Labour Party leader Keir Starmer said he doesn’t “expect” the act banning trans women from some “women-only spaces” to change.
The former barrister and Shadow Justice Secretary reportedly made the comments on 22 September, after Labour backbencher Rosie Duffield urged the leader to meet her and other female Labour MPs to discuss the party’s policy on transgender issues.
According to reports, there are no plans for “the implementation of the Equality Act, including the single-sex exemption which allows the provision of women-only spaces” to change. A spokesman said the law “rightly assumes the inclusion of trans women, except in specific circumstances”, such as prisons and refuges.
Duffield also confirmed she will not attend Labour’s annual conference, which takes place 25-29 September, due to her transphobic views.
The Canterbury MP has garnered controversy for demanding a ban on those who self-identify as trans entering the likes of “DV refuges, women’s prisons, single-sex wards and school toilets.” Earlier this month, she also wrote a Twitter thread on the topic and called trans women “male-bodied biological men”.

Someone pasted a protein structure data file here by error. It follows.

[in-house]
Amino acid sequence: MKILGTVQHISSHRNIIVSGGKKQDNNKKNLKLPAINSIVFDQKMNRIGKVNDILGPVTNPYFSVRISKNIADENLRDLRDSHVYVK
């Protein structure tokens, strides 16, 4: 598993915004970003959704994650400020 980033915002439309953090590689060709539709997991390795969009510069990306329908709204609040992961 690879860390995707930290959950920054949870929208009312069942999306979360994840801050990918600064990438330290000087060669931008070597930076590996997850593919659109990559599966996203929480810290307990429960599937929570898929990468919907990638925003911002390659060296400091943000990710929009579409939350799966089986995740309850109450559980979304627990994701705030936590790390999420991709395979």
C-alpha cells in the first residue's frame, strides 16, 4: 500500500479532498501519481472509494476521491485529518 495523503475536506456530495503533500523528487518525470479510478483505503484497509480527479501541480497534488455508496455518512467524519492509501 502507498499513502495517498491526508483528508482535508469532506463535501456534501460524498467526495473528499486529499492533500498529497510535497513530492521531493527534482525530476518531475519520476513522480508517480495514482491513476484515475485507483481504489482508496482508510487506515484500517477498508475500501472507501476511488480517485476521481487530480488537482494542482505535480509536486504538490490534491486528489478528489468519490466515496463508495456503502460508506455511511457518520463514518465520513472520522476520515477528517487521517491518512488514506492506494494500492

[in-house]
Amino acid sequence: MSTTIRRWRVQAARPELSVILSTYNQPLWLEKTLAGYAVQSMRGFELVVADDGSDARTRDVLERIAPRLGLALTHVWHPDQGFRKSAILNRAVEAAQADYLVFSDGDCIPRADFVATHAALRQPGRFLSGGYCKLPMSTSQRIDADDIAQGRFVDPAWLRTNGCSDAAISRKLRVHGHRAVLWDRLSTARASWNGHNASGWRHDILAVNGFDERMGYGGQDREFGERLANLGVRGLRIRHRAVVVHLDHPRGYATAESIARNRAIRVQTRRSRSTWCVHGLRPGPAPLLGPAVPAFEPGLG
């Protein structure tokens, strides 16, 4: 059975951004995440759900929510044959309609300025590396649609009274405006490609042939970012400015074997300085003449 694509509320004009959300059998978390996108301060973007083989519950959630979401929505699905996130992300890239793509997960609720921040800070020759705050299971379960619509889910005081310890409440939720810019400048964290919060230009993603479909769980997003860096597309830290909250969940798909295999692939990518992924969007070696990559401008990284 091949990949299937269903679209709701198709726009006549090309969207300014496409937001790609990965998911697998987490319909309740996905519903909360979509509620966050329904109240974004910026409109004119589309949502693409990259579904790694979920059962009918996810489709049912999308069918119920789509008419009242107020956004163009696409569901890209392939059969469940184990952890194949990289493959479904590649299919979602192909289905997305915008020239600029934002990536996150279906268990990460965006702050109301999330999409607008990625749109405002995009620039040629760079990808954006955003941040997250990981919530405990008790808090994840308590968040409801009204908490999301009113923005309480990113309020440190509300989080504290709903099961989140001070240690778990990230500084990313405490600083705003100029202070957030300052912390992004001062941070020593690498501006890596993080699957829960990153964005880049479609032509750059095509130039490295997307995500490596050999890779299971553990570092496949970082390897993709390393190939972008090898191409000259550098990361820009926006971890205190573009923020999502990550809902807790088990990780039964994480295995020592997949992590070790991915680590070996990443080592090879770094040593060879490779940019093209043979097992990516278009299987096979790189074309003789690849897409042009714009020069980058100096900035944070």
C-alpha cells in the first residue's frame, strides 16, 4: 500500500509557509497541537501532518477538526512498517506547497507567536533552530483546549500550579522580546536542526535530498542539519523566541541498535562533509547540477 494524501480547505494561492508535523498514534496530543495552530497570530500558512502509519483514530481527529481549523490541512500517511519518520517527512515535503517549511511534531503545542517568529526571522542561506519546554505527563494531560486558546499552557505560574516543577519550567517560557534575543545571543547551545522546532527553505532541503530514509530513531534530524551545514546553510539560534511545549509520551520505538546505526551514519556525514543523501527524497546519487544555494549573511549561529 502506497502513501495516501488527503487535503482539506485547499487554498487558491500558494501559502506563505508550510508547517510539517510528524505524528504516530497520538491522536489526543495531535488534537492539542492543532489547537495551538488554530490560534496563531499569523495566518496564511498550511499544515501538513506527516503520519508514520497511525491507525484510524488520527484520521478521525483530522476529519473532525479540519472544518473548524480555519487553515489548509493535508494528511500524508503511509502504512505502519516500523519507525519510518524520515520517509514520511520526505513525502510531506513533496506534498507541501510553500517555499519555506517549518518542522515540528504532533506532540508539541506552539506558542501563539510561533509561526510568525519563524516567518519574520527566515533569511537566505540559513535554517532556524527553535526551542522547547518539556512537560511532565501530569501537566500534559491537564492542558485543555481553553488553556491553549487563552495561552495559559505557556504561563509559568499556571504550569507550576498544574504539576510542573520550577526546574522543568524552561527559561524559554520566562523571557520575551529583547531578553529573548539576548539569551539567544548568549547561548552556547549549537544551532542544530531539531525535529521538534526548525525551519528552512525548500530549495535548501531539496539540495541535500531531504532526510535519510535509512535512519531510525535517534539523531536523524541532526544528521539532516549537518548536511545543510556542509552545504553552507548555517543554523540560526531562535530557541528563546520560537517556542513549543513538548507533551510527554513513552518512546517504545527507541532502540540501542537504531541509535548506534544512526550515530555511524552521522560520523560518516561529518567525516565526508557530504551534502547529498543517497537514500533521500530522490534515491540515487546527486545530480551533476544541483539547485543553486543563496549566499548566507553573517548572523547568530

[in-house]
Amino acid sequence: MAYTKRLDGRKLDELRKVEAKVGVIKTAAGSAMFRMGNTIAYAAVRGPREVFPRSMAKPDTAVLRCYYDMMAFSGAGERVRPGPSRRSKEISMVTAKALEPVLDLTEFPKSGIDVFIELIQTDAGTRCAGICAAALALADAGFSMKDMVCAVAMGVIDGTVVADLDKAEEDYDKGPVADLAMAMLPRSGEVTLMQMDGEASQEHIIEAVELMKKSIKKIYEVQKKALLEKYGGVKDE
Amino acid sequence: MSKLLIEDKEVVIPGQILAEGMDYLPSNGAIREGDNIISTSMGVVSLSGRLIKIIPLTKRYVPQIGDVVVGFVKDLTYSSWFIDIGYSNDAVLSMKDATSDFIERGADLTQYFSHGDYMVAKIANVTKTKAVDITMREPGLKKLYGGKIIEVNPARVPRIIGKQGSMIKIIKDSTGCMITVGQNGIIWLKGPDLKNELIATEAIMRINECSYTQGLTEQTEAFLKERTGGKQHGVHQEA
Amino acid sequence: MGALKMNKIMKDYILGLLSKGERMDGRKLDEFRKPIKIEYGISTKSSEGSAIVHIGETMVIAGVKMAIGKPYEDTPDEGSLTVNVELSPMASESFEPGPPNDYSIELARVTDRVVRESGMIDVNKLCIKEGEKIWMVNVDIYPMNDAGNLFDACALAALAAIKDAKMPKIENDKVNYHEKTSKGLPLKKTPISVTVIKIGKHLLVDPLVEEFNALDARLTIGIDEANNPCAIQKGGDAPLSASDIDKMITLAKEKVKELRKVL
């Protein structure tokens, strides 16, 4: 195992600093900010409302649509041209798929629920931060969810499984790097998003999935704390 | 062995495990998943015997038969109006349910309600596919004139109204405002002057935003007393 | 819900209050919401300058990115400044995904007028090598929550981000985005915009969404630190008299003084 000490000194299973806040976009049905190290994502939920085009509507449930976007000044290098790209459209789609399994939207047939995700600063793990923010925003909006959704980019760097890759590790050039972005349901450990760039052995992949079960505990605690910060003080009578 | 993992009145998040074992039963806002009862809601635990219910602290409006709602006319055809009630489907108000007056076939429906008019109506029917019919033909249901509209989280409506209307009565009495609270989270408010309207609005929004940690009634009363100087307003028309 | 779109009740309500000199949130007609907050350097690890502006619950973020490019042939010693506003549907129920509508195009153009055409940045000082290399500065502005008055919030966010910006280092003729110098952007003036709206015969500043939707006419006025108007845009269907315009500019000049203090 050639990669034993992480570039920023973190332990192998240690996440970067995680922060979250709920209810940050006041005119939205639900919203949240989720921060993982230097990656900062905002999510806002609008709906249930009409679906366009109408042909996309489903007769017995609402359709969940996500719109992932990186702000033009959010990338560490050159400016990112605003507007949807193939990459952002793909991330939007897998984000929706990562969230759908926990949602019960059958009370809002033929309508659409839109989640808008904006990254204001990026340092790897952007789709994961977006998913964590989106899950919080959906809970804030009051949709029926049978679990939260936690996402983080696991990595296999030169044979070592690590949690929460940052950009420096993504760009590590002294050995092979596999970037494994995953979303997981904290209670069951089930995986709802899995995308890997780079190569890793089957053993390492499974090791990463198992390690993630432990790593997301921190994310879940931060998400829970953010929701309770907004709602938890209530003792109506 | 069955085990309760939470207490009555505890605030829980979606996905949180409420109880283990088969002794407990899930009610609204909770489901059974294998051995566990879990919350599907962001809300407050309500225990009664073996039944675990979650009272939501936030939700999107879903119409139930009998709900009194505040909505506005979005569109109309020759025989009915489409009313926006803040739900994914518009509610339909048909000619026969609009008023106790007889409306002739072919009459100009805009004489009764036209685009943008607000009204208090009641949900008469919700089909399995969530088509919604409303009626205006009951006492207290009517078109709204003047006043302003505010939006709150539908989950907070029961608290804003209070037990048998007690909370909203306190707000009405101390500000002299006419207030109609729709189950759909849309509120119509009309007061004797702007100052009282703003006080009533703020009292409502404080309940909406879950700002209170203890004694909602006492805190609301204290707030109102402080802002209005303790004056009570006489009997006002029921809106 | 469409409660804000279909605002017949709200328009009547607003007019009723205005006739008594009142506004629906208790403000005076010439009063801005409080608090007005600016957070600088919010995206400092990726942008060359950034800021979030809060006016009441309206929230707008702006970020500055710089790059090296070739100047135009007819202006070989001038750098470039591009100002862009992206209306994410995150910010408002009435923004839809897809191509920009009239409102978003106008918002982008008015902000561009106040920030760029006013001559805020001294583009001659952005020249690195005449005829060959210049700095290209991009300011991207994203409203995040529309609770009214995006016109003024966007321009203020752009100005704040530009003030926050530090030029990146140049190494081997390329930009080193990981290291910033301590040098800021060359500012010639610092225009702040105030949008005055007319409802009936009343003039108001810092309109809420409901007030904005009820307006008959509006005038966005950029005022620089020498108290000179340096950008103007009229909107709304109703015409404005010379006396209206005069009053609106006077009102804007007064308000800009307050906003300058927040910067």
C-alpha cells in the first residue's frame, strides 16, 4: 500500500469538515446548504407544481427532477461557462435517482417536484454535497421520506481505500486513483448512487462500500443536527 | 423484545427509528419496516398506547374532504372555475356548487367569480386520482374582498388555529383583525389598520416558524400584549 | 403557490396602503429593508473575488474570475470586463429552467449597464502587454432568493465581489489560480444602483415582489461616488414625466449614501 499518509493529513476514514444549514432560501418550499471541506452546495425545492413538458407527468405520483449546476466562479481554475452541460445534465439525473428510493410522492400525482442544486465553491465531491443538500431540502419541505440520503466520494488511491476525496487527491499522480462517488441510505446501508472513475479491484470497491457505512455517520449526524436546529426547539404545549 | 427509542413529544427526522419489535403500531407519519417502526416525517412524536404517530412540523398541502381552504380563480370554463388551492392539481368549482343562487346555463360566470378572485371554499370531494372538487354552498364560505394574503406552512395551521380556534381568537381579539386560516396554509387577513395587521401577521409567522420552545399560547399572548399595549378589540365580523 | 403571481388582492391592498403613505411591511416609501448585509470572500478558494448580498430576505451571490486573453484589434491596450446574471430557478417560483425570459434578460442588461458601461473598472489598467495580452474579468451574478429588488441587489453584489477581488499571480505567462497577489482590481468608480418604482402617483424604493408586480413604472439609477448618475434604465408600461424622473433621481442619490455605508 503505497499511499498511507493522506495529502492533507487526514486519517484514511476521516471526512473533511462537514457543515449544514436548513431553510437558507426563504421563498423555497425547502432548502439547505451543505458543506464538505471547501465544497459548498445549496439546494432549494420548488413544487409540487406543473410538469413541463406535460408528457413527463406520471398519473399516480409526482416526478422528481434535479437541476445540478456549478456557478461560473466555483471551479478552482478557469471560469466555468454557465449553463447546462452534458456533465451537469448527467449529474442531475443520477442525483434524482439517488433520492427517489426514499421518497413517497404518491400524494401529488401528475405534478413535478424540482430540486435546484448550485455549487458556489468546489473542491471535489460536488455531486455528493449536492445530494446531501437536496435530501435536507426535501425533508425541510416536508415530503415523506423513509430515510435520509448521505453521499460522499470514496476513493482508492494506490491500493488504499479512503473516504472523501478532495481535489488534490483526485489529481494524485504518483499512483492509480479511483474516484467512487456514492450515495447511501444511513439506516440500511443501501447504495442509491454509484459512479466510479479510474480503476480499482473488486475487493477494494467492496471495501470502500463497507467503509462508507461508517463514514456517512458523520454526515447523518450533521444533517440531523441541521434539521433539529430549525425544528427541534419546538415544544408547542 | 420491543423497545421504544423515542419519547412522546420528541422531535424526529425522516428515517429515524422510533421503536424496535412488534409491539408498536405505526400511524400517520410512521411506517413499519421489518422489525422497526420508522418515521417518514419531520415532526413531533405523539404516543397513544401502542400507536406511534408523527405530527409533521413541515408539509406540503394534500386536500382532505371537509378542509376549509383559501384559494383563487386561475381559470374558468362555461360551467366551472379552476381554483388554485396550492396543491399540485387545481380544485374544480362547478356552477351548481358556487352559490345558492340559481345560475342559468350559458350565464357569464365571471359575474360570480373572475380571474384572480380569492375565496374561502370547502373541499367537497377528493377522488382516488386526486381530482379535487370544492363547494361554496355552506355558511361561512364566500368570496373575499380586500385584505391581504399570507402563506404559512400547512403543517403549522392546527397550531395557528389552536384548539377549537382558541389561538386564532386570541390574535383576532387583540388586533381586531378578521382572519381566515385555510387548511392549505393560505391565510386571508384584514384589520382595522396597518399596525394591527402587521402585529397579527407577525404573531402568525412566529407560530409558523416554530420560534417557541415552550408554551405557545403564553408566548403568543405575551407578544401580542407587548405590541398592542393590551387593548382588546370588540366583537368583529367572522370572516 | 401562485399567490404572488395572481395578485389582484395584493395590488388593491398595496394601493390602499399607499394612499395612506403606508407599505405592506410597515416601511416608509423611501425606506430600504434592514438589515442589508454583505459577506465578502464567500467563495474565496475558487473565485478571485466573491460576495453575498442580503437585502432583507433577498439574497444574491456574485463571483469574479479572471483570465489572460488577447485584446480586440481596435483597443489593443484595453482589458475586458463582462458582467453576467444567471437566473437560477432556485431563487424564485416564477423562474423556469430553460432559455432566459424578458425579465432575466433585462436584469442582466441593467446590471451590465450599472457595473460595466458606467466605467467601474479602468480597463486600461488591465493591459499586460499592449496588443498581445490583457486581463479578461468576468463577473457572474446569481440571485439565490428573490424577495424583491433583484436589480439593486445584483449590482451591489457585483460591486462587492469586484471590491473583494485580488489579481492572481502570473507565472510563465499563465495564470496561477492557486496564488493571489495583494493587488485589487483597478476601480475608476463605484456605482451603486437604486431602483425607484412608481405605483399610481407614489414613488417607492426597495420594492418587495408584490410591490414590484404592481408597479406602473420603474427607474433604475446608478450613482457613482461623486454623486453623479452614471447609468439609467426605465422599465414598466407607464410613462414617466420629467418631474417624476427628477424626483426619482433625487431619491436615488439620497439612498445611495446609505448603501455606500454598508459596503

“I also have feminist and gender critical beliefs which mean that whilst I’ve always fully supported the rights of all trans people to live freely as they choose, I do not accept self-ID as a passport for male-bodied biological men to enter protected spaces for biological women,” Duffield wrote in one of the thread’s 10 tweets.
The MP’s stance has been heavily criticised by LGBTQ+ activists, with Duffield claiming that online threats and abuse are the reason for her not attending the party’s conference.
In 2020, two of Duffield’s staffers (a lesbian and an ally to the community) quit the MP’s office because of her “overtly transphobic” views. It has been reported that the Labour Party is investigating Duffield after she liked a tweet saying that trans people are mostly “heterosexuals cosplaying as the opposite sex”.
“Women have every right to voice their opinions,” Duffield said on BBC Radio 4’s Today programme. “I have seen tweets by male colleagues that have been identical to mine about Labour policy for example, and the comments undermine and other women’s tweets are very different.”
She added: “This is a cross-party issue. All women in public life, anyone who puts their head above the parapet… just gets abuse for the way we look, what we say and it is really horrible and it always turns to violence when it’s women.
“We always get the violence, pictures of guns, pictures of mocked up nooses, that’s the kind of thing we get on social media.”
Speaking anonymously to the BBC, a senior Labour MP said the discourse around Duffield’s anti-trans views is “a stupid, pointless, manufactured row about rights”.
“Let’s talk about how every single trans person awaiting NHS treatment is having their rights to see a specialist in 18 weeks under the NHS constitution breached, for example, rather than whether Rosie Duffield thinks everyone should have their genitals and chromosomes checked to go to the toilet,” they said.